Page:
When God talks back


First aired on Tapestry (18/01/13)

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Imagine having a best-friend you could always rely on. Feeling lonely? Your best-friend is always up for a long walk or a casual cup of coffee. Feeling nervous about going on that big first date? No matter the time, your best-friend is always willing to lend an ear and their advice. Feeling stressed? You can always rely on your best-friend to tell you a good joke or help figure out a solution to your problems.

Now imagine that best-friend is God.

Anthropologist Tanya Luhrmann, author of When God Talks Back: Understanding the American Evangelical Relationship with God, spent hundreds of hours immersing herself in parish life to learn how God becomes real enough to people that they claim to hear the deity.

One of the women she met suggested that to find out what God means to the parishioners, Luhrmann should go get a cup of coffee with God.

"It became clear that she experienced God like a person among people -- that she hung out with him, she giggled with him, she laughed with him, she danced with him," Luhrmann told CBC's Tapestry. "And I was just so intrigued that I wanted to know how somebody did that."

She found many people in the church sought this intimate relationship with God. The pastor even once compared God to a best-friend. Luhrmann learned this desire for a personal, almost friendship with God in the 20th century originated from the Christian hippie movement.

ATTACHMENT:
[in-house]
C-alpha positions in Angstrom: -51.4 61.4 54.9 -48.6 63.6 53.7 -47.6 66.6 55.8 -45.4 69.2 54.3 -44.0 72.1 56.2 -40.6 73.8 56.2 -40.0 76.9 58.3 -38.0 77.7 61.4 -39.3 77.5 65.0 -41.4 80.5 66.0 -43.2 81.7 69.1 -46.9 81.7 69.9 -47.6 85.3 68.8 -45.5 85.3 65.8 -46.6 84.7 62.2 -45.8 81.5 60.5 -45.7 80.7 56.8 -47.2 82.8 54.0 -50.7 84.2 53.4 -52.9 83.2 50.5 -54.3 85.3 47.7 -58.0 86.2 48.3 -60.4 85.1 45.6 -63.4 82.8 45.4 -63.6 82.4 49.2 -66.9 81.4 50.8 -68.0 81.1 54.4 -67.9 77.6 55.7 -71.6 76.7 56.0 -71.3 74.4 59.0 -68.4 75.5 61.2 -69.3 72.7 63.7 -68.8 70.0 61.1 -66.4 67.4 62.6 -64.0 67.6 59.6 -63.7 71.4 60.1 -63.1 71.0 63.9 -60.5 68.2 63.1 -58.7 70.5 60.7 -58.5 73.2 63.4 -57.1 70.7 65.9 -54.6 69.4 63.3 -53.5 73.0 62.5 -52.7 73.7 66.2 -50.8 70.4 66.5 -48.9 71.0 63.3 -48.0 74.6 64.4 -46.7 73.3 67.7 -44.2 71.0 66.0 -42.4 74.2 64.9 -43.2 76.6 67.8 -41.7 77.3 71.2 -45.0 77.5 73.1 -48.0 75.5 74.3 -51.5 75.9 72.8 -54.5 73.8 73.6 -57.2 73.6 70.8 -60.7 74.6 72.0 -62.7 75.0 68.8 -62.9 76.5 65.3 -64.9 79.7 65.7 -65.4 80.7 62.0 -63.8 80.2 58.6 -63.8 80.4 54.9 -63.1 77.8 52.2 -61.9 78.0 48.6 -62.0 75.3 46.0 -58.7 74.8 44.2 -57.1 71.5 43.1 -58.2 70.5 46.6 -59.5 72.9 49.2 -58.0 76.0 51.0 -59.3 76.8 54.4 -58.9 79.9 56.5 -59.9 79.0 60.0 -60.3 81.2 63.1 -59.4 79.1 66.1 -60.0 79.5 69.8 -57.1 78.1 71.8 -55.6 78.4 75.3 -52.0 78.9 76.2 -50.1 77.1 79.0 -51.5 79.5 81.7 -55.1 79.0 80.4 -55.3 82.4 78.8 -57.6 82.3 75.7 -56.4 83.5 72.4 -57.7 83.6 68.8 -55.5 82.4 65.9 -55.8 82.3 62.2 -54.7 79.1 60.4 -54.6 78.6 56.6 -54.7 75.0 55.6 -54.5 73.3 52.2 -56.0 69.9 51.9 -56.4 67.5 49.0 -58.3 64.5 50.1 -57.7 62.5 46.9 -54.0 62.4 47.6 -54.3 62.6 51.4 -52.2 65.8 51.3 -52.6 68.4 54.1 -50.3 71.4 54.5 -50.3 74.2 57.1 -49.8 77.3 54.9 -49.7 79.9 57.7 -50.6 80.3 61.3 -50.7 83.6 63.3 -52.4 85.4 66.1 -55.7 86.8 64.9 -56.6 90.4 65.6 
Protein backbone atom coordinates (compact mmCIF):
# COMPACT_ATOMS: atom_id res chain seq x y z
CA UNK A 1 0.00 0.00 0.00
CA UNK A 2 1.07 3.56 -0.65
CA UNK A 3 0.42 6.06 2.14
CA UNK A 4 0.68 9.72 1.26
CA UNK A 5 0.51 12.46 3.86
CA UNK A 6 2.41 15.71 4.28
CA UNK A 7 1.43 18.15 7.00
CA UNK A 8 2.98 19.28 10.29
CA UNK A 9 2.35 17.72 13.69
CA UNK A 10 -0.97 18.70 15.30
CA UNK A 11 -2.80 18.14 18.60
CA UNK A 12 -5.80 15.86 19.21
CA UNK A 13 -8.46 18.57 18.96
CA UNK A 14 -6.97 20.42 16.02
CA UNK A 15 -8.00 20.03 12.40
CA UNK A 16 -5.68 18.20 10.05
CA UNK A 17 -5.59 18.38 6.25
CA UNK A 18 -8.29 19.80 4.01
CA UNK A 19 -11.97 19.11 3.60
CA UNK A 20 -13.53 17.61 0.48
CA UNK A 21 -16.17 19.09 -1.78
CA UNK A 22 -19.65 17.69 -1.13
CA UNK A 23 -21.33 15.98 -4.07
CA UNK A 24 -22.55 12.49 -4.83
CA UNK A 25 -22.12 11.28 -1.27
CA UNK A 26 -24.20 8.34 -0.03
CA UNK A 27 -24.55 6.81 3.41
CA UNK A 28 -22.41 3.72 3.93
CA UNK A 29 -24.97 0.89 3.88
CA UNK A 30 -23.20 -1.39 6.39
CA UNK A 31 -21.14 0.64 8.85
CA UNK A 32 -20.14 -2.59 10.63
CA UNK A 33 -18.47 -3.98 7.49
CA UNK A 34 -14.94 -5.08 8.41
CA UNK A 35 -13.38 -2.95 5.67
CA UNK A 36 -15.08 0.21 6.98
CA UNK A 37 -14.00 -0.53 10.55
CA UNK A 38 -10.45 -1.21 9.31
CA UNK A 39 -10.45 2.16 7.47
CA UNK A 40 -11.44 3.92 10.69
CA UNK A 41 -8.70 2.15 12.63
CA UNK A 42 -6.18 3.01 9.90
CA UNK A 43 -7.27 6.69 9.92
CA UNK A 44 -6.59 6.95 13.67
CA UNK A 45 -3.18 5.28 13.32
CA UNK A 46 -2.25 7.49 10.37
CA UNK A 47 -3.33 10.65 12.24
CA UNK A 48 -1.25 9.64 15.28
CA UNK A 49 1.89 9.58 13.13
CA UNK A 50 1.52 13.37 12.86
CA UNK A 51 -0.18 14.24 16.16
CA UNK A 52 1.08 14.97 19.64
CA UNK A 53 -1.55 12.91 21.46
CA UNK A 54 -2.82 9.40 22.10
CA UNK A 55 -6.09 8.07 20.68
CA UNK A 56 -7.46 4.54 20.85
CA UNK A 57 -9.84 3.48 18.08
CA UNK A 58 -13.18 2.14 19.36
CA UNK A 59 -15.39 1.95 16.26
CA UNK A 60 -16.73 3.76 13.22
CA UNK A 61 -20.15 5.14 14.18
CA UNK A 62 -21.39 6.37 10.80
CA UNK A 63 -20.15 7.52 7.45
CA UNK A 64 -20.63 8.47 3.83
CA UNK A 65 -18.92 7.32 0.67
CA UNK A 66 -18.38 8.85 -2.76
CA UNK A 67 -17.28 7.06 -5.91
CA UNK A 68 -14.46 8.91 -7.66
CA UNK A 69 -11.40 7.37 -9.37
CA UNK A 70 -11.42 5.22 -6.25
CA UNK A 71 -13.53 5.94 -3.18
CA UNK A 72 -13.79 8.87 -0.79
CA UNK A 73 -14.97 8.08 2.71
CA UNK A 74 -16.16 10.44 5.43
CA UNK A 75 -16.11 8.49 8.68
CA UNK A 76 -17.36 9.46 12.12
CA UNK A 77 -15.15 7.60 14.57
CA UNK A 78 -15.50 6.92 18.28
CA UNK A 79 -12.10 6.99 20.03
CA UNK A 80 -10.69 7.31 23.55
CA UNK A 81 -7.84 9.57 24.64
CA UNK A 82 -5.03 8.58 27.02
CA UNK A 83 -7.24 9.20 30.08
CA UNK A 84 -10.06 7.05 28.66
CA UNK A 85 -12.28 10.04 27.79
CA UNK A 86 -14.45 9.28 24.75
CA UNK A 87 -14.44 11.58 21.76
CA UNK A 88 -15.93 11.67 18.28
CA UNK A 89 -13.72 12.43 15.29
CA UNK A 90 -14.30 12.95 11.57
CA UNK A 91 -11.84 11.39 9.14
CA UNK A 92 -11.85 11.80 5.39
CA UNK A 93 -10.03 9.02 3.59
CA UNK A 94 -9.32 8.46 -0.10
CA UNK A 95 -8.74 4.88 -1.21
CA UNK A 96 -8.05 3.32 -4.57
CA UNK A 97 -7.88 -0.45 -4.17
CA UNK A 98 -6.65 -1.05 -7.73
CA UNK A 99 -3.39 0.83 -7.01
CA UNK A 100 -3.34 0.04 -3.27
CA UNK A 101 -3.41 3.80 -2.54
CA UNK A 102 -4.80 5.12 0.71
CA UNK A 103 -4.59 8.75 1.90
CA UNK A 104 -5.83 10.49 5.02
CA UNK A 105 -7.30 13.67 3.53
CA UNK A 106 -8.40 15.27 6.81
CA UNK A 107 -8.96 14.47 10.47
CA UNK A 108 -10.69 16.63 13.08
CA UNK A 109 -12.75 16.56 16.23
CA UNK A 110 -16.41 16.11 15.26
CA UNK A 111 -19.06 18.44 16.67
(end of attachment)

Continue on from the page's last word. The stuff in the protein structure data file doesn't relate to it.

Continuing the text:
"These kids who started out, you know, yearning for experience, dropping acid and, at one point, traded out acid for God," she said.

So, many parishioners now talk to God about everything -- from pre-job interview jitters to an upcoming hair cut appointment -- and God responds. But some novice church-goers start out uncertain of this relationship, said Luhrmann. They start going to church saying they don't know what others mean when they say God speaks to them. Within six to 12 months, she says, more often than not, they too are hearing God.

"They're learning to imagine their mind differently," said Luhrmann, who says she does not know whether or not God exists. She simply conducted a study to determine how people come to hear the deity.

People learn to open up their minds, which are usually considered private, and give God room to speak in their minds. Parishioners learn to think that maybe some thoughts are coming from God.

The church calls this process of determining which thoughts might be messages from God discernment, and people look for thoughts:

  • That stand out and may not have been something they were thinking at the time.
  • That are in keeping with God's character, such as God not wanting people to hurt themselves or anyone else -- except for Abraham, who God tested by asking him to sacrifice his son.
  • That make them feel good and give them a sense of peace.

But possible messages from God are not just blindly accepted, she explained. When the message would require a behavioural change -- such as moving to a far-away city -- the interpretation is tested: the pastor weighs in, others pray about it and it is discussed at a prayer group.

Throughout her time immersing herself at the church and conducting her study, Luhrmann learned that faith is not just about belief. "Faith is about learning to hold certain attitudes and learning to experience the world in particular ways," she said. "It is a learning process and it continues throughout life."

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